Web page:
Disability remains one of the main neglected sectors in health care provision. Not only do people living with disabilities get forgotten in policy making, they increasingly face stigma and discrimination, depriving them of very basic services, like sex education and family planning.
BBC Africa recently visited the UK Aid funded “Delivering Equitable Sustainable Increases in Family Planning” (DESIP) project in Kenya where they captured our work helping young women with hearing impairment with information on family planning.
Source: BBC News Life Clinic
Family planning for all
For people who are marginalised, access to information and services on family planning, can be hard to come by. In many counties across Kenya, less than 45% of women are using modern contraception and this figure is far lower amongst persons with disabilities (PWDs), poor rural women and marginalised adolescent girls. Yet the evidence is clear that when people have that access, mothers and children are less likely to die, children are healthier and happier and overall economic and social well-being is improved.
For PWDs, their access to family planning is constrained by both social and environmental factors. Poor and inaccessible infrastructure can mean that they cannot physically enter health facilities. Family planning information is often unavailable in braille or sign language. But perhaps the biggest hurdle is overcoming the prejudices and cultural beliefs against disability.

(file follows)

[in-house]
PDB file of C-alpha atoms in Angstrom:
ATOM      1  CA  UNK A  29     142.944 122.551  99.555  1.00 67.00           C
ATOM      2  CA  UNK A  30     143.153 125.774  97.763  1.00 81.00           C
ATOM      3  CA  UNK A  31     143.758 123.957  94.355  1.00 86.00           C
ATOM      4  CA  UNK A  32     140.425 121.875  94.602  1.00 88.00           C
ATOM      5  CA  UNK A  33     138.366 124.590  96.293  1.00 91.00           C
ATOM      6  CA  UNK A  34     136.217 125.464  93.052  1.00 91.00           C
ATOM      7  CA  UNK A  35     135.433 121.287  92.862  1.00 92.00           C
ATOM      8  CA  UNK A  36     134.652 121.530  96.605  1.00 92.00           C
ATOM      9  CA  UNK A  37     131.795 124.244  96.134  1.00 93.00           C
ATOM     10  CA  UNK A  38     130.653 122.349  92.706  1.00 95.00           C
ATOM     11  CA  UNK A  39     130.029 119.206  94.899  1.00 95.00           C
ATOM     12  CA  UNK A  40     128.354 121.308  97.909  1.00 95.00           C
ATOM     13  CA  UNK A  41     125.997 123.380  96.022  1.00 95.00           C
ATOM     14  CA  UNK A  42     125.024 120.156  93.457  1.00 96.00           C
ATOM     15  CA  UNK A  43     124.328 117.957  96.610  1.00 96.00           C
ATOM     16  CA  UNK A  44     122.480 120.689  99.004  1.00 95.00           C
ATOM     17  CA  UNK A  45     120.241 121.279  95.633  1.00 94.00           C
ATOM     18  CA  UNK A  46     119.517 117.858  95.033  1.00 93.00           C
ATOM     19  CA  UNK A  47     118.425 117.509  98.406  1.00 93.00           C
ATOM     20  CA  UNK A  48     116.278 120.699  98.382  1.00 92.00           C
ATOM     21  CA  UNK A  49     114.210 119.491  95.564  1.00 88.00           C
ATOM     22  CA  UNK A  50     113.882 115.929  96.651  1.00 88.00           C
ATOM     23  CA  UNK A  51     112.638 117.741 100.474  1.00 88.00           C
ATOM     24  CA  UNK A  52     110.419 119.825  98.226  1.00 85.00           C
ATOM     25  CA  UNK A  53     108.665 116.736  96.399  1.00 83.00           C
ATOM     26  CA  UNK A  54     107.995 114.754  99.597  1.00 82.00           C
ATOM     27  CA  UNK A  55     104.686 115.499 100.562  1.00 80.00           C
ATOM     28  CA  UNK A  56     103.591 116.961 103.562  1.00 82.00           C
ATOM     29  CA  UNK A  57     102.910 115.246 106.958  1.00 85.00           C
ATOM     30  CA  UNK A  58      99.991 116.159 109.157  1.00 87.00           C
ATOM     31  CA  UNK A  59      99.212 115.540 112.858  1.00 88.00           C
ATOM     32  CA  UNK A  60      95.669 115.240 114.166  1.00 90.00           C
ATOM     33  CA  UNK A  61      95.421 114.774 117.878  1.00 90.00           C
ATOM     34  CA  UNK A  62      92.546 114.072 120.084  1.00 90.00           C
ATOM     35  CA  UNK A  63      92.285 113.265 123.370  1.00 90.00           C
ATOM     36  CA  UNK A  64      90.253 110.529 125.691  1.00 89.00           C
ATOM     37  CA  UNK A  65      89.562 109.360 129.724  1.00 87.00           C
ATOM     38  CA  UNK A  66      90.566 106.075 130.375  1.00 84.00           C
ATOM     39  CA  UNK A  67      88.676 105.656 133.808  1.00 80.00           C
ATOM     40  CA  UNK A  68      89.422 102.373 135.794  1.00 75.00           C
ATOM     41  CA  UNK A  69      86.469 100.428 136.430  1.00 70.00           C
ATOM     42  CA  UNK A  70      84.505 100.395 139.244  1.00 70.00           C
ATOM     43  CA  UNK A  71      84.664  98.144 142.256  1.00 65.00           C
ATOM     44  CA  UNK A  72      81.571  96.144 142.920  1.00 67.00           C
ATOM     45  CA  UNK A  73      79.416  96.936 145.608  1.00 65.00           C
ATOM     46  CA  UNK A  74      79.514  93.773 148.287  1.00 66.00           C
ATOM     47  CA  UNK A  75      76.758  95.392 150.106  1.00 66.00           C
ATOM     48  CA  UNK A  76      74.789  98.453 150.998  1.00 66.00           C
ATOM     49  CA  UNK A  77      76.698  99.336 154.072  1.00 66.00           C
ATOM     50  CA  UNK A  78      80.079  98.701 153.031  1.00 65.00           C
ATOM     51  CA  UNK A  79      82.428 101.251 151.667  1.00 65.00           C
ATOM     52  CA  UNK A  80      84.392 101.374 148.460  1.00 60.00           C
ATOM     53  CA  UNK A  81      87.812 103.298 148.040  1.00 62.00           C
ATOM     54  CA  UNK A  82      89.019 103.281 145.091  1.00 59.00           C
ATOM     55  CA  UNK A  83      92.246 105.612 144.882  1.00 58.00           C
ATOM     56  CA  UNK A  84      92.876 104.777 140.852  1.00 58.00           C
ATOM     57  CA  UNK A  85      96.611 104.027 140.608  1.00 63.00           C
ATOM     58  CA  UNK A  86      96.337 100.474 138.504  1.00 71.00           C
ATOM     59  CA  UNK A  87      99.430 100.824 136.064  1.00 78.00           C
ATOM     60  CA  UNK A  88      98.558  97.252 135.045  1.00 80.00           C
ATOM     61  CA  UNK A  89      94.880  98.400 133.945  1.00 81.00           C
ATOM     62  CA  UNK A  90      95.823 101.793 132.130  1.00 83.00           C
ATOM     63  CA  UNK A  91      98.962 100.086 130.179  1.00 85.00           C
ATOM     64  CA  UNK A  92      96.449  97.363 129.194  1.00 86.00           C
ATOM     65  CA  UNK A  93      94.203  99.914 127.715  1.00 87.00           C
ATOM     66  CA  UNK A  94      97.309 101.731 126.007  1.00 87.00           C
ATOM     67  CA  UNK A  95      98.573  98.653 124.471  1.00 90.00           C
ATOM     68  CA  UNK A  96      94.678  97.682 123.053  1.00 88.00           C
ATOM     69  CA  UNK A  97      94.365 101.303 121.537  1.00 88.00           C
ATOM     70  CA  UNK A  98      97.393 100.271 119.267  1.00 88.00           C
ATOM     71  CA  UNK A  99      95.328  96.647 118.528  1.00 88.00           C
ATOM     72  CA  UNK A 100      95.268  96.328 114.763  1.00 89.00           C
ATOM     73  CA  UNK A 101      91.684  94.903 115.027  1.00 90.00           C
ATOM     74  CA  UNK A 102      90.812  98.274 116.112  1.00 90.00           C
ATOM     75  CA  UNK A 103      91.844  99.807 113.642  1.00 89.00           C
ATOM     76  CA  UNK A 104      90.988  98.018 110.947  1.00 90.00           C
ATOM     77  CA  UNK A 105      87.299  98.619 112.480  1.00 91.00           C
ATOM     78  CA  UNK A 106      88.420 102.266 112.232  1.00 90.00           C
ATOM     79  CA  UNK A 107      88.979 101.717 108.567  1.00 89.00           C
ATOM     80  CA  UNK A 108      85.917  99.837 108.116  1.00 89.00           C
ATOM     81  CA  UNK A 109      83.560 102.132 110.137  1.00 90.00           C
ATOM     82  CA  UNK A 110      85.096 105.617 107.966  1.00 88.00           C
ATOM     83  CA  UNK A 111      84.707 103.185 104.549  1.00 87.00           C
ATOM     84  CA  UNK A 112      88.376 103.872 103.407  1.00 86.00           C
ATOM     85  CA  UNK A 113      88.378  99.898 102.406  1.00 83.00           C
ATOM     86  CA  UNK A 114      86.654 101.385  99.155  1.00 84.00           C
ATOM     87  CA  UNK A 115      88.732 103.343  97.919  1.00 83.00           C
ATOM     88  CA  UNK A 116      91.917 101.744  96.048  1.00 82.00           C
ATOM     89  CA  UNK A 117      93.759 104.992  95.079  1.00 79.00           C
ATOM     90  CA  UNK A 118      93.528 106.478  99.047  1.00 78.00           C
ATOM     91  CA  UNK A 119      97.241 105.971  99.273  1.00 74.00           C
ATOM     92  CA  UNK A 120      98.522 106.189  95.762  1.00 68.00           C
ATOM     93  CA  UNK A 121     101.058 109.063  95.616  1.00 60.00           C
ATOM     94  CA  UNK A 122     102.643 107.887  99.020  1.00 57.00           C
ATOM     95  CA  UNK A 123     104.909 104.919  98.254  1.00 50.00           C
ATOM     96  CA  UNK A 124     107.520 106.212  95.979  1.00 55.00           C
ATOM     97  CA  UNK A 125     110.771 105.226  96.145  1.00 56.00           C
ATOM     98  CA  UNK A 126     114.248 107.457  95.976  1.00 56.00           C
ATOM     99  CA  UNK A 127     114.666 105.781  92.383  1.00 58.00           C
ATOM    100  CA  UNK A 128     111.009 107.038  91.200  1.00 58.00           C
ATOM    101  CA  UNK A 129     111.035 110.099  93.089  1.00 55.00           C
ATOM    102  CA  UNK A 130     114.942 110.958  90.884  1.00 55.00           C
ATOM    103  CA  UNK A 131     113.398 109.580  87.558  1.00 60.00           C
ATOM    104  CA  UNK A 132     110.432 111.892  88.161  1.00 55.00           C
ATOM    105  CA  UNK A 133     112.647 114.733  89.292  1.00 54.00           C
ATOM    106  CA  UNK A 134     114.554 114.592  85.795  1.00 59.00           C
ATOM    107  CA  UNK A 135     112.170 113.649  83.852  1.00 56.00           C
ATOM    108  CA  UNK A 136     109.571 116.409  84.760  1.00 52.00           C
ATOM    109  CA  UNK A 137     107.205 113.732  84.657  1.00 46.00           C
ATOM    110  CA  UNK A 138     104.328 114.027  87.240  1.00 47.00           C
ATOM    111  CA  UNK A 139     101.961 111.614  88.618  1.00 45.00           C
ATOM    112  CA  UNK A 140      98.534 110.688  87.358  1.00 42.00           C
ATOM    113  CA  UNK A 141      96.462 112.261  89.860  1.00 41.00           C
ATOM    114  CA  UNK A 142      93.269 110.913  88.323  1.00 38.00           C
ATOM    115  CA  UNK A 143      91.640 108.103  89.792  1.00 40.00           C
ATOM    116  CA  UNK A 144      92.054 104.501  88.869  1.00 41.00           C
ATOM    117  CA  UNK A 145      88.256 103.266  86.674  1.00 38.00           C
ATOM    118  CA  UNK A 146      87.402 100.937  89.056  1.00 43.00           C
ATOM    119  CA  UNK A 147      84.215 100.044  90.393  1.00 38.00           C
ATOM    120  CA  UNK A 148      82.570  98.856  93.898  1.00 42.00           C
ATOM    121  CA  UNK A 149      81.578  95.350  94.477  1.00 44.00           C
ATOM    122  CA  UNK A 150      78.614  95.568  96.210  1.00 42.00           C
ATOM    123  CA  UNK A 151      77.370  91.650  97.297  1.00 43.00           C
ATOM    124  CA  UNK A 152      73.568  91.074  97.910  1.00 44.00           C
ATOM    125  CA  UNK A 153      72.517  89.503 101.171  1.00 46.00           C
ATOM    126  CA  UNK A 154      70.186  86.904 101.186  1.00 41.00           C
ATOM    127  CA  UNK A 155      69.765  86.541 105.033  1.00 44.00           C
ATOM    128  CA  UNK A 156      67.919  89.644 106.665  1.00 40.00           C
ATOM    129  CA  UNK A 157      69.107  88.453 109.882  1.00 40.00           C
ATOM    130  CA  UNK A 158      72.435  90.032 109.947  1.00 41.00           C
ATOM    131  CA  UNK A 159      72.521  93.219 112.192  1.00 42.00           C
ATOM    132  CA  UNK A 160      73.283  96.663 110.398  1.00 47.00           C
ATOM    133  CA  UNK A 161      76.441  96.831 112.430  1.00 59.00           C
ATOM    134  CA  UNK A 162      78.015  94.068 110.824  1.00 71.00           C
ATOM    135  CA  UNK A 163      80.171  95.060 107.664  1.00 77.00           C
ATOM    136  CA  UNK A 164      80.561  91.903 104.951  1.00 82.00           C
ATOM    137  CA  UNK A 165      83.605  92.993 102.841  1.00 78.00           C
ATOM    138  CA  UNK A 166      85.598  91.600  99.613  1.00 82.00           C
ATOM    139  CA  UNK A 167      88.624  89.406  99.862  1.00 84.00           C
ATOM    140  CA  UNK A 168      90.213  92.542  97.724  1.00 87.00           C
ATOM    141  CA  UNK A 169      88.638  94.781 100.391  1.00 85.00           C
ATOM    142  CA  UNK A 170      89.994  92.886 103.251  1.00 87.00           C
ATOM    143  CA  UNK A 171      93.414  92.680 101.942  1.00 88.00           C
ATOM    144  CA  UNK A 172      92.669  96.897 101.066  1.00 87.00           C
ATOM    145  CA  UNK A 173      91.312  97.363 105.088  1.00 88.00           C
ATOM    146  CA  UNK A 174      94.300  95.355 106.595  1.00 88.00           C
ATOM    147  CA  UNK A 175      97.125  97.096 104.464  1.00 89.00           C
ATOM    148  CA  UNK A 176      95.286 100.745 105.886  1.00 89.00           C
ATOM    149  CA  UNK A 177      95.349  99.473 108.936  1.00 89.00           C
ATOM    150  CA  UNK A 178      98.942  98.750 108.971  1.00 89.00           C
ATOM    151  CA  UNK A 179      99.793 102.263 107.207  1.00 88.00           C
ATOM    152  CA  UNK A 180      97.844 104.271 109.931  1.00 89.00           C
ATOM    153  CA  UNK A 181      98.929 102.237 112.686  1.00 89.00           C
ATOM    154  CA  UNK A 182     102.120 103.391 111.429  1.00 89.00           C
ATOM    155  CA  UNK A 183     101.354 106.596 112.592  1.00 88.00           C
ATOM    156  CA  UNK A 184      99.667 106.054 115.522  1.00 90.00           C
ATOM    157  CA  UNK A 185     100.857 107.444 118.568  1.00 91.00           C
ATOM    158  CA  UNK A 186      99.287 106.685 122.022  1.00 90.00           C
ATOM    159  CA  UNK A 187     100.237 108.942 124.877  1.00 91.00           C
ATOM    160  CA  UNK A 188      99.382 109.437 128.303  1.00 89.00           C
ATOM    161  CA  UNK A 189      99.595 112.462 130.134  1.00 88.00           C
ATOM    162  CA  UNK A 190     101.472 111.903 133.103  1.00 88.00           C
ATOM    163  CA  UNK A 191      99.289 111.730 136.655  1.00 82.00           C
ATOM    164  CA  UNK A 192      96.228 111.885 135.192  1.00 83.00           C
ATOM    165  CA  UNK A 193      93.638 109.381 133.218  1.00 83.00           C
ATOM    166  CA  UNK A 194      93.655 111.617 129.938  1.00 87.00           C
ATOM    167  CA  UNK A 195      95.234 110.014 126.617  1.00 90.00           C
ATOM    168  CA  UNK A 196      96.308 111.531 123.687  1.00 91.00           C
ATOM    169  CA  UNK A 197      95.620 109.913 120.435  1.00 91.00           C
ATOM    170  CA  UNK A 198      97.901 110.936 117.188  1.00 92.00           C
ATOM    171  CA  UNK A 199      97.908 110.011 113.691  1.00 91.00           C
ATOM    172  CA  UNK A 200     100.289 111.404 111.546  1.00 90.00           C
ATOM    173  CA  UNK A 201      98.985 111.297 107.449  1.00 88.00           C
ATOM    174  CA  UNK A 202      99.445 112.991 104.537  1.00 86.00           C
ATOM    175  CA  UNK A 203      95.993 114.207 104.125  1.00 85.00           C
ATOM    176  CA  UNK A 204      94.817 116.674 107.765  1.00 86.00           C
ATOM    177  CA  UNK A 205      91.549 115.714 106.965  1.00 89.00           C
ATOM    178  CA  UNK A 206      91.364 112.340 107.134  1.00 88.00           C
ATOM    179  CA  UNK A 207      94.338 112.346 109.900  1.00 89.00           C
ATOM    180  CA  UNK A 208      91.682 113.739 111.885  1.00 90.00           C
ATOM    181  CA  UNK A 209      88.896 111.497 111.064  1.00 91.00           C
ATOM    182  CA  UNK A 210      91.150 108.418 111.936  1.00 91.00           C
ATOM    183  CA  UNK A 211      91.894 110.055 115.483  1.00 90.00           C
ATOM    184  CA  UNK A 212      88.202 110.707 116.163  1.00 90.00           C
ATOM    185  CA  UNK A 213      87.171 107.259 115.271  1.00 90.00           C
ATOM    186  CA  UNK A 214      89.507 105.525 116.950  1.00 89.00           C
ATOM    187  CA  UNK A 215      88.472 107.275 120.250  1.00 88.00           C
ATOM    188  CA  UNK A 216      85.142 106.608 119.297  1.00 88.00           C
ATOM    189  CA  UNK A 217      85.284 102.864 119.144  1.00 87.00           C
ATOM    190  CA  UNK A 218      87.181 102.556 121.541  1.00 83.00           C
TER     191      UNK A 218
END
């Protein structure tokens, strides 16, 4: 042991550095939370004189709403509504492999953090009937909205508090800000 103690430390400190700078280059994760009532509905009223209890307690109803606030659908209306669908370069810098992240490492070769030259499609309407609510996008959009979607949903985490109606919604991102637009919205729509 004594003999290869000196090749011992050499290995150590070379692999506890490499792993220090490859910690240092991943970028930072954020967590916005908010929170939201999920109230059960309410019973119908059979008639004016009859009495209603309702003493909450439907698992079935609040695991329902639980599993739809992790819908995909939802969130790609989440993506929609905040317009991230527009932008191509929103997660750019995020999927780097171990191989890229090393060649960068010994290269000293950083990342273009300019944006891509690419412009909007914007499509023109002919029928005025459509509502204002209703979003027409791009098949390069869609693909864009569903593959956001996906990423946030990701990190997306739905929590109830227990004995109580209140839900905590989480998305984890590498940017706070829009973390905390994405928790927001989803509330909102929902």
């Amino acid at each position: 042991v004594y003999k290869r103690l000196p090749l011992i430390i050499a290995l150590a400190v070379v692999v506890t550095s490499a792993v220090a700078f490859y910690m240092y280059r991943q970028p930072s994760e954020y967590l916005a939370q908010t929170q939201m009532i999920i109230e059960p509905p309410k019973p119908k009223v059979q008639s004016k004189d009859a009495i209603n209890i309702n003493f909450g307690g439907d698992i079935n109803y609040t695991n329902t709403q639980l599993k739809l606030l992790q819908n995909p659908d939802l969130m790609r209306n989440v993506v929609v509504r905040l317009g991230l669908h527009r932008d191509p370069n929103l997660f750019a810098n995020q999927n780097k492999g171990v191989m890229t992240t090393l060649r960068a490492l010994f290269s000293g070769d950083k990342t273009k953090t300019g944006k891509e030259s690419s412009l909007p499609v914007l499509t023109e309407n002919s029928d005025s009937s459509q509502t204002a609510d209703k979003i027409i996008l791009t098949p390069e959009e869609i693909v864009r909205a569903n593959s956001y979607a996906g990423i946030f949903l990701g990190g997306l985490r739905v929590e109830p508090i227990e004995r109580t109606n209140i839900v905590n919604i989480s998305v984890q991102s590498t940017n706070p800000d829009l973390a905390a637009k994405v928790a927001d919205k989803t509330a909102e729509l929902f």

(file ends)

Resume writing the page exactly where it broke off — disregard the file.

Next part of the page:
This experience was all too familiar to Rael Akinyi Lumumba, a nurse in Mombasa County, who features in the BBC Africa film. Rael’s parents are both deaf. Growing up, Rael witnessed the struggles her parents had accessing healthcare. When Rael fell ill and had to be taken to hospital, she was only seen by medical staff when a cleaner realised that her mother was unable to communicate what she needed.
VSO is working with 7 other organisations across 19 Kenyan counties to provide inclusive family planning services through the UK Aid funded “Delivering Equitable Sustainable Increases in Family Planning” (DESIP) project. As part of this project, VSO volunteers are training health care providers and county health management teams to understand the needs of rural poor women, adolescents, youth and PWDs, the social and physical barriers they face and to factor these into improved planning and delivering healthcare services.
Rael, for example, was able to draw on her personal experiences to discuss the challenges of communicating with deaf patients. The training she received means she is better equipped to sensitise her colleagues about social inclusion and to work with them to overcome their own prejudices and assumptions about those living with disability. Nurse volunteer, Rael Lumumba has been awarded the prestigious “‘Best Nurse Practitioner for Mombasa County” for her work with persons with disabilities, including her outreach to reach the most marginalised and vulnerable.
Changing attitudes is a long process but to date the project has trained 272 healthcare workers including 24 social inclusion champions and ensured better access to health services for over half a million Kenyans.
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